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Signs of the Season: Deaf-Ed students visit ASL-fluent Santa at Bassett Place

Signing Santa 2018   Signing Santa 2018

Signing Santa 2018   Signing Santa 2018

Signing Santa 2018   Signing Santa 2018

(HILLSIDE ELEMENTARY SCHOOL — Dec. 19, 2018) -- Santa’s visit to Bassett Place Tuesday gave dozens of Hillside Elementary deaf-education students a sure sign that the jolly old man might fulfill their wish list this Christmas.

The elementary students lined up to meet this special Santa who understood them in their language. He looked over their wish lists as each signed Barbie dolls, cars, PS4s, dinosaurs and other popular toys. 

He signed back acknowledging their wish, then posed for a picture signing ‘I love you.’ 

“This is special for me,” said the hearing Santa fluent in American Sign Language, or ASL. “My older son is deaf, so we know the families. I’m happy to do this for the kids.”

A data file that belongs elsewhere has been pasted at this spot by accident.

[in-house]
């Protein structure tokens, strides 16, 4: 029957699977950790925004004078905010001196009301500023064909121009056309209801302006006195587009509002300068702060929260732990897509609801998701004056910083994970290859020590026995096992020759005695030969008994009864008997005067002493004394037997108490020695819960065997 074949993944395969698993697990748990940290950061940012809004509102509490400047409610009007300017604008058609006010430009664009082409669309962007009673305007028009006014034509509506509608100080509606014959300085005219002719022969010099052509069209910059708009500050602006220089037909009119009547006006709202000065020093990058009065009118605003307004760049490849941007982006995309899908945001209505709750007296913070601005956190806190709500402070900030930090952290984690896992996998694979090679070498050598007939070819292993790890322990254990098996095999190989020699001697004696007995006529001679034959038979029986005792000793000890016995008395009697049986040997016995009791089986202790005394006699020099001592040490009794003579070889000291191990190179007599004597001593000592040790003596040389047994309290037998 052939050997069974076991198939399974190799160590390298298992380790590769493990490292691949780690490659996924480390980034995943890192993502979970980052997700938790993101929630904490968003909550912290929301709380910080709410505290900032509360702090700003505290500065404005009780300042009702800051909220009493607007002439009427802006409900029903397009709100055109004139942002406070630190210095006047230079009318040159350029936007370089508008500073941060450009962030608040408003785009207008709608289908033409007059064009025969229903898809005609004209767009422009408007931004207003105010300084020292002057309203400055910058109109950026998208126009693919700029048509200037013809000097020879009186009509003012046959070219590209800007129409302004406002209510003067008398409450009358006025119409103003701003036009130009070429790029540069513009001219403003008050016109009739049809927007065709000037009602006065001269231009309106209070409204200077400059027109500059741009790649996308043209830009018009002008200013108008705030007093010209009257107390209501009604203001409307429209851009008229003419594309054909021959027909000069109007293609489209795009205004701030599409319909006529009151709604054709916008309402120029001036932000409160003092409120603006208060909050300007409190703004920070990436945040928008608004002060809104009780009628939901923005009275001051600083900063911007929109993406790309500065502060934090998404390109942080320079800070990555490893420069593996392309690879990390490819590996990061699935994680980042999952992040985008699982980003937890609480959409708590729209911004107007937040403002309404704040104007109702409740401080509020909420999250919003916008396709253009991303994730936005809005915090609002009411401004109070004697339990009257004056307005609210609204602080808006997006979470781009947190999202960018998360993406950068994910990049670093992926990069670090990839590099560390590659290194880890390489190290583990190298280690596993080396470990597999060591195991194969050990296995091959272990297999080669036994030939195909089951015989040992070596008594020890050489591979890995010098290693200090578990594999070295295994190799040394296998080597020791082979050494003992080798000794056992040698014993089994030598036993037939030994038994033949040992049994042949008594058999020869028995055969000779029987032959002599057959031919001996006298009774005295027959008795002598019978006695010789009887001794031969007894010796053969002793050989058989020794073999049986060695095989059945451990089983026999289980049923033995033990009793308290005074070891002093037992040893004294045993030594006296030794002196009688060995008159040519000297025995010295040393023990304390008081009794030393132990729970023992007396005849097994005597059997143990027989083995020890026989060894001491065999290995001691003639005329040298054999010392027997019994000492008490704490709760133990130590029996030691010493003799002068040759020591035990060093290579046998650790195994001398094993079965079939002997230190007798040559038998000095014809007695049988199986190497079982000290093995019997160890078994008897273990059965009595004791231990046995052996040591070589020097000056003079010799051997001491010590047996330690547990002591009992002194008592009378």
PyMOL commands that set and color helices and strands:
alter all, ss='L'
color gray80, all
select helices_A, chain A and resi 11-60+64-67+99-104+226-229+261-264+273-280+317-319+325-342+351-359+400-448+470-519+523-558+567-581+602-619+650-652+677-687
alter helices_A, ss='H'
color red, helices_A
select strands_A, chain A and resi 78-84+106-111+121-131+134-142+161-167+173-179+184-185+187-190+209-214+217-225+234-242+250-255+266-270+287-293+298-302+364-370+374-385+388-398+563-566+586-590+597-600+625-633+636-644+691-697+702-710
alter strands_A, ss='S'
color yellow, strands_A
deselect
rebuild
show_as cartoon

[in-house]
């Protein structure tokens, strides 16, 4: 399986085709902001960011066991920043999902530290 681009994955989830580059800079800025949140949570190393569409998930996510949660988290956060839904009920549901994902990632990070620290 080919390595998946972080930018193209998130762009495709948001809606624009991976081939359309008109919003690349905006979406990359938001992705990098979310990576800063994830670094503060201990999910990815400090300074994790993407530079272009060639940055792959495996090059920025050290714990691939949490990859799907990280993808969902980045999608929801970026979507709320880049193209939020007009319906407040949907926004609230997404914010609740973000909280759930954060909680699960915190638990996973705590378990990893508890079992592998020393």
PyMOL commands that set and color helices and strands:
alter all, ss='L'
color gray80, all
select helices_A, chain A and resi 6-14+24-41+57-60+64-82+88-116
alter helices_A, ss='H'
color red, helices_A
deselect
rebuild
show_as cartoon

The visit to Santa left a permanent grin on the face of first grader Savanna Carrillo. 

“I was happy,” she said through an ASL interpreter, explaining she requested a doll. 

Another student asked for a fish … “a live one,” he signed to his teacher.  Meanwhile, Jesus Jasso signed and spoke to Santa asking for a Lego BB-8. 

“I like to sign. I can only talk a little,” he said, using both his voice and signs. 

Paraprofessional Sylvia Aguirre stood among the kinder and first-grade students, asking them what they asked of Santa. 

“I love this. It’s amazing for our children,” she said. “It’s makes me happy to see them so happy.”

The event continued with a special performance by the Hillside Singing Signing Choir. The hearing students sang and signed traditional holiday selections before an audience of parents and their hearing impaired peers.

The performance ended with an emotional rendition of “Silent Night” where the students’ music and voices abruptly stopped mid song but continued signing to give the hearing audience a glimpse into the world of the deaf students. 

“We do this at the end of ‘Silent Night’ to show how they experience it,” said choir teacher Diedre Minton. “It fosters communication between our hearing and non-hearing students so they sign to each other and our hearing students have a better understanding of their disability.”

Story by Reneé de Santos
Photos by Leonel Monroy